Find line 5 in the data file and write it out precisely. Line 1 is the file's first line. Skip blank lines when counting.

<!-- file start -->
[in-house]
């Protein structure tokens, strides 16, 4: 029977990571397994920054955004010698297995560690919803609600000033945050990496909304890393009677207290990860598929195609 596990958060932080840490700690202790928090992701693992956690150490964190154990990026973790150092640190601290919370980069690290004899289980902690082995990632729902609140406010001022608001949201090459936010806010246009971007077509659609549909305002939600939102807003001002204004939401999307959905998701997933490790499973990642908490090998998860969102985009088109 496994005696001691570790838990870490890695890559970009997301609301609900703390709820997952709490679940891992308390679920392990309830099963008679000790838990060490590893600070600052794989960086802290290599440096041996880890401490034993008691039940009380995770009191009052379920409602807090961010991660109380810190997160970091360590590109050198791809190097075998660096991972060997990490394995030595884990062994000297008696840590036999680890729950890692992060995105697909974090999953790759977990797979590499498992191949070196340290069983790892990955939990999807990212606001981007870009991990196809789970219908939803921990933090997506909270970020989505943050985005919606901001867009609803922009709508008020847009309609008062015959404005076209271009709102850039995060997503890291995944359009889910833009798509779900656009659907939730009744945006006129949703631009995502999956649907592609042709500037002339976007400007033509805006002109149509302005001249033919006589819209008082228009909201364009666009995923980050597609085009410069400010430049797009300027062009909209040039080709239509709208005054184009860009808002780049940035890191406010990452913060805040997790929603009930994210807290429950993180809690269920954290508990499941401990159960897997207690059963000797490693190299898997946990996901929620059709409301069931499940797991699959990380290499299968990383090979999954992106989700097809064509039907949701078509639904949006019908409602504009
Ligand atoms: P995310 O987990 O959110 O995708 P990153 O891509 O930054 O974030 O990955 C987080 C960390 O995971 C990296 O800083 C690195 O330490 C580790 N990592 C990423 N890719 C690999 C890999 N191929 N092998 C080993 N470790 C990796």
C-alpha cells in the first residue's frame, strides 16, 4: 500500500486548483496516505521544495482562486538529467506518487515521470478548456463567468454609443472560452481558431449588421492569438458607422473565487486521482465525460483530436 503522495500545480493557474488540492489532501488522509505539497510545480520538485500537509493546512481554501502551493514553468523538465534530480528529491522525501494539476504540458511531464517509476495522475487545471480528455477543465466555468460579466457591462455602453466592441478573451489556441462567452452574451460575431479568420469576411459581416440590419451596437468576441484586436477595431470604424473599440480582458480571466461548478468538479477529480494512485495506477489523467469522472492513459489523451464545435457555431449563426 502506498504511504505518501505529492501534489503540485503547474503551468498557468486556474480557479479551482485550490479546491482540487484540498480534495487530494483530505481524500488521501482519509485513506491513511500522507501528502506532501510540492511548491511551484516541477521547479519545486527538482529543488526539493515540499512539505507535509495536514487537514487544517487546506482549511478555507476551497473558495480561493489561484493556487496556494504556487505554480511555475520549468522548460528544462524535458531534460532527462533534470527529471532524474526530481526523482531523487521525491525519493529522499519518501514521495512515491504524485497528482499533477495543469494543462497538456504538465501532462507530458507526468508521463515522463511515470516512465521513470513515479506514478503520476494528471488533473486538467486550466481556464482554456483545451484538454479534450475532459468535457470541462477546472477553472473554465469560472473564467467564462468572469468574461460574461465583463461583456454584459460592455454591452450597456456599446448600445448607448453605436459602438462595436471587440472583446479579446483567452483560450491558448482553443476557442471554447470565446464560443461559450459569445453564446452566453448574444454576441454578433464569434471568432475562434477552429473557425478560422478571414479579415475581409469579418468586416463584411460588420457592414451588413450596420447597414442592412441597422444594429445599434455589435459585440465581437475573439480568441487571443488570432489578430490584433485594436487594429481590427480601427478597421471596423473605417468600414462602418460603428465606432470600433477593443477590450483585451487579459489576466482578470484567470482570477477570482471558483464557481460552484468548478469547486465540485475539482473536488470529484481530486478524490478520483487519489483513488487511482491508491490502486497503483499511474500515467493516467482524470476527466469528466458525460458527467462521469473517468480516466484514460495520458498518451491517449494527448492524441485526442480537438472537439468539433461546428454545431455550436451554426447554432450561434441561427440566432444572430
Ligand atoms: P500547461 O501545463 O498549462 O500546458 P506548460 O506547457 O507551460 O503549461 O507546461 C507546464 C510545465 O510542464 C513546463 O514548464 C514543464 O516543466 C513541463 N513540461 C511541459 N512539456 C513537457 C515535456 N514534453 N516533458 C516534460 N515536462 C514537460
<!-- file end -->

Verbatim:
Ligand atoms: P500547461 O501545463 O498549462 O500546458 P506548460 O506547457 O507551460 O503549461 O507546461 C507546464 C510545465 O510542464 C513546463 O514548464 C514543464 O516543466 C513541463 N513540461 C511541459 N512539456 C513537457 C515535456 N514534453 N516533458 C516534460 N515536462 C514537460